Just kidding! Totally just kidding. But as a cabbage lover myself, I admit it's hard for me to imagine what anybody could possibly have against this miracle vegetable in any and all of its many beautiful (if occasionally flatulent) forms.
In fact, if you asked me under threat of violence to pick a favorite variety of cabbagey produce, I'm not sure I could: Gee whiz, but I love broccoli, and bok choy is so great with tofu, and then there's Napa cabbage for kimchi...
But really, if I think long and hard enough about it, I'd probably have to state with some degree of confidence that I am pretty bonkers over Brussels sprouts above all others.
Roasted, shaved, raw, sauteed, steamed, fried—you name it, I love 'em. Even Mr. Nervous is stoked on sprouts: We have them at least once a week in one form or another, and when they're in season oh boy just look out.
Probably the only place where Mr. Nervous and I deviate on the cabbage tip is my love of and his aversion to sauerkraut. But that's okay, because a.) that means more for me, and b.) I've mastered the perfect small-batch recipe for the stuff, which means I don't have to foist my extra 'kraut on the poor guy. (MINE ALL MINE!!)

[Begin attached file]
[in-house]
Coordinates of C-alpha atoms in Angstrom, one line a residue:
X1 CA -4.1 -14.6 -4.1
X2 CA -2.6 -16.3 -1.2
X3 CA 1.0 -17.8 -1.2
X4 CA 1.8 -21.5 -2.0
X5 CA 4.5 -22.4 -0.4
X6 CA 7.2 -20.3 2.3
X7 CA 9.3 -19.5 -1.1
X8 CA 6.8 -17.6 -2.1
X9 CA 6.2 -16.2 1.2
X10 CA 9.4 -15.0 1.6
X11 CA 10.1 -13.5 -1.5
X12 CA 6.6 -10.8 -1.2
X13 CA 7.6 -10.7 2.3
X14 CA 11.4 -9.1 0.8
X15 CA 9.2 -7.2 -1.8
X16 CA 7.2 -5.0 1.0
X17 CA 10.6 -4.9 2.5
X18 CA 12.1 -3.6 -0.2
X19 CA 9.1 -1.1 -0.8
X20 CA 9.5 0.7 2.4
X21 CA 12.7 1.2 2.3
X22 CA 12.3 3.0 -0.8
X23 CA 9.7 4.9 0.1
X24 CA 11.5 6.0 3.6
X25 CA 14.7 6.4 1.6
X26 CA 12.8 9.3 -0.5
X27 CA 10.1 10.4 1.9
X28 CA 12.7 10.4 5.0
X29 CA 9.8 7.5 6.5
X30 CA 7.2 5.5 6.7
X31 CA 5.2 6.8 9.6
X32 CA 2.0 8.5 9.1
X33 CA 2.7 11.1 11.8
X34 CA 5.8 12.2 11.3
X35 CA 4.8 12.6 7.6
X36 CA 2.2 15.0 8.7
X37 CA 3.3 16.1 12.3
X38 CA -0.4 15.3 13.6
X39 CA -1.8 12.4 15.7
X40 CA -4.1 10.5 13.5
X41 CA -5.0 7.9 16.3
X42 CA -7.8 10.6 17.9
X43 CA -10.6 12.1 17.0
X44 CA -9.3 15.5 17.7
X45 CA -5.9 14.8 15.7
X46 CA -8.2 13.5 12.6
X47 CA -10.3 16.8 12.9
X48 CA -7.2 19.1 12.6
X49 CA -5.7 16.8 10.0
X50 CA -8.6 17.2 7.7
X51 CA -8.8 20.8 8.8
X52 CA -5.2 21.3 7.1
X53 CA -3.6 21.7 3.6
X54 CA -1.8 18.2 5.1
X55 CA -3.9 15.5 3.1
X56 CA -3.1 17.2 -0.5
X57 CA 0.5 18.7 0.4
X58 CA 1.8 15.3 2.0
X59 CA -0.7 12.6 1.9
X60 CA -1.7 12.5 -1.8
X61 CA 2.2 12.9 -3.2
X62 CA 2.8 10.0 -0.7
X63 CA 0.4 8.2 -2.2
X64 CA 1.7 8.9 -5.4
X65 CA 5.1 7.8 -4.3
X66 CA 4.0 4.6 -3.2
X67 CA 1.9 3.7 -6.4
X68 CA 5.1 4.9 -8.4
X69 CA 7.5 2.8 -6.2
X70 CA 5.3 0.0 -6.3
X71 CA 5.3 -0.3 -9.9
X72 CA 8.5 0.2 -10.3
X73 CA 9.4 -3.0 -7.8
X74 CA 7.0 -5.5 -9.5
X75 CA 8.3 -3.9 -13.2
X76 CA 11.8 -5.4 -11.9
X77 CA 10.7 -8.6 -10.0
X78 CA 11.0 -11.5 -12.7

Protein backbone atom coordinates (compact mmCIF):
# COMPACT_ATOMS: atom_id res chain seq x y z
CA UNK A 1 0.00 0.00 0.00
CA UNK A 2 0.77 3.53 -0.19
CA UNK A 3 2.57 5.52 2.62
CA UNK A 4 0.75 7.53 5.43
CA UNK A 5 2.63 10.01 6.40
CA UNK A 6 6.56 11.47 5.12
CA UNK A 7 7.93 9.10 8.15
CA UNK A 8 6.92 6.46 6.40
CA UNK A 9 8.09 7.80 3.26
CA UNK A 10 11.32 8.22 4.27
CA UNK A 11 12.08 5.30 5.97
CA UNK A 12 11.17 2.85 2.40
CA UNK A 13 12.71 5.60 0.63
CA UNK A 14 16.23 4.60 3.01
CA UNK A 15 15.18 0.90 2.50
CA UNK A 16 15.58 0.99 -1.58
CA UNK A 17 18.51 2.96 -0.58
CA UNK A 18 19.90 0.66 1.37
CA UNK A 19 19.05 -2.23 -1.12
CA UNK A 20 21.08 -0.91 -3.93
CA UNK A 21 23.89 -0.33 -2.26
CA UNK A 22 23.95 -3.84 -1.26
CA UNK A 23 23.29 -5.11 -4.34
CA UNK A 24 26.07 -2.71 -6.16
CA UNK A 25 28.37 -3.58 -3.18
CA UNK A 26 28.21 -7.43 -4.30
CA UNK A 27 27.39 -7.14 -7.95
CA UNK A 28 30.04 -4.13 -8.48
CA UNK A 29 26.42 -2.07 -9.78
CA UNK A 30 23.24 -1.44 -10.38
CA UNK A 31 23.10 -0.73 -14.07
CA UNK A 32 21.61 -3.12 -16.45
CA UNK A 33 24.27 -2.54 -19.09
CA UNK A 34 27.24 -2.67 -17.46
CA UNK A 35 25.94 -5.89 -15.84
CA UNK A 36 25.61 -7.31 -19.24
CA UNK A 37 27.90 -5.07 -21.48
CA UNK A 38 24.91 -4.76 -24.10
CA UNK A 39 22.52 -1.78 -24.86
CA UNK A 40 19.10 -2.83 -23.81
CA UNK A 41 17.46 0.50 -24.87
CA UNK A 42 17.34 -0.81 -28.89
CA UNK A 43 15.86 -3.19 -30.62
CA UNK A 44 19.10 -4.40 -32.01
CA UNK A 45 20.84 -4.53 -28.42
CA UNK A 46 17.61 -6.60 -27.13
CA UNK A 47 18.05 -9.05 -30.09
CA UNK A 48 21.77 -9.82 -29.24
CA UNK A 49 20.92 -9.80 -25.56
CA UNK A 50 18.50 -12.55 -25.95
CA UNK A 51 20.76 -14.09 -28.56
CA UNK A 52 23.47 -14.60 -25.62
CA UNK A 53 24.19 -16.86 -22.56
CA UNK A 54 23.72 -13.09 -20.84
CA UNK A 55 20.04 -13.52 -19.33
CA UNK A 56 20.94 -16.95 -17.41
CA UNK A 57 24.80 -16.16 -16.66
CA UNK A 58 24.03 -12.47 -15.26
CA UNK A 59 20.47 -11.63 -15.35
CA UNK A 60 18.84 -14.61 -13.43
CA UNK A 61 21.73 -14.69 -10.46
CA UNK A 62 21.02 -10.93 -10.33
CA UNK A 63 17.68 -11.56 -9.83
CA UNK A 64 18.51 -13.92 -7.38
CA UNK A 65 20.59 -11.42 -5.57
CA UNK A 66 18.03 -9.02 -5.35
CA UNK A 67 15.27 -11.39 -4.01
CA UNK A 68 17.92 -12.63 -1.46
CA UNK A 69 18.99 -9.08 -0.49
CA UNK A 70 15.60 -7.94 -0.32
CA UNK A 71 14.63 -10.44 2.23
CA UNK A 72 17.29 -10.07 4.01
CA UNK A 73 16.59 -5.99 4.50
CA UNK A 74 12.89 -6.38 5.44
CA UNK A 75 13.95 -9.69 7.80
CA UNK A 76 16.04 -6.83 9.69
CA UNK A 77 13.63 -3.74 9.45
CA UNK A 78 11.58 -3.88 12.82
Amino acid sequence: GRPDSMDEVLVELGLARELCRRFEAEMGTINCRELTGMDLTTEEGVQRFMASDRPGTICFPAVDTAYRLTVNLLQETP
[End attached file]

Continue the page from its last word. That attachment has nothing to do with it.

If you're a one-kraut household, this is the perfect solution: You'll have just enough of the stuff to greedily dress your own creative take on the Reuben sandwich without needing to force the overwhelming bouquet of six quarts of briney cabbage on your loved ones. Win-win situation.
Small-batch Brussels sprouts sauerkraut
|4 cups shredded Brussels sprouts|
1 tbs salt
1 tsp dill or cumin seeds
|In a mixing bowl, add the shredded sprouts and salt. With very clean hands, massage the salt into the shreds thoroughly, squeezing out excess liquid, until the volume of sprouts seems reduced by about half. Add the dill seeds and incorporate well. Transfer the mixture in layers into a clean glass jar or jars (along with any liquid released), pressing each layer down firmly before adding the next. Cover and store in a cool, dark place. |
For the next two weeks, inspect the Brussels 'kraut every two days, continuing to press the cabbage down firmly, so that any liquid in the jar bubbles up over the top of the shreds. Remove any "bloom," or off-colored cabbage, from the top if it appears, and be sure to smell as you go: If it smells bad, it's probably not going to end well. If it smells clean but sour, you're on the right track. After two weeks (or when you've reached the desired level of sauer-ness), put the jar in the refrigerator to stall fermentation.
Use as desired: On hot dogs, as a salad topping, or munched by the forkful right out of the jar.
Yields about 2 cups.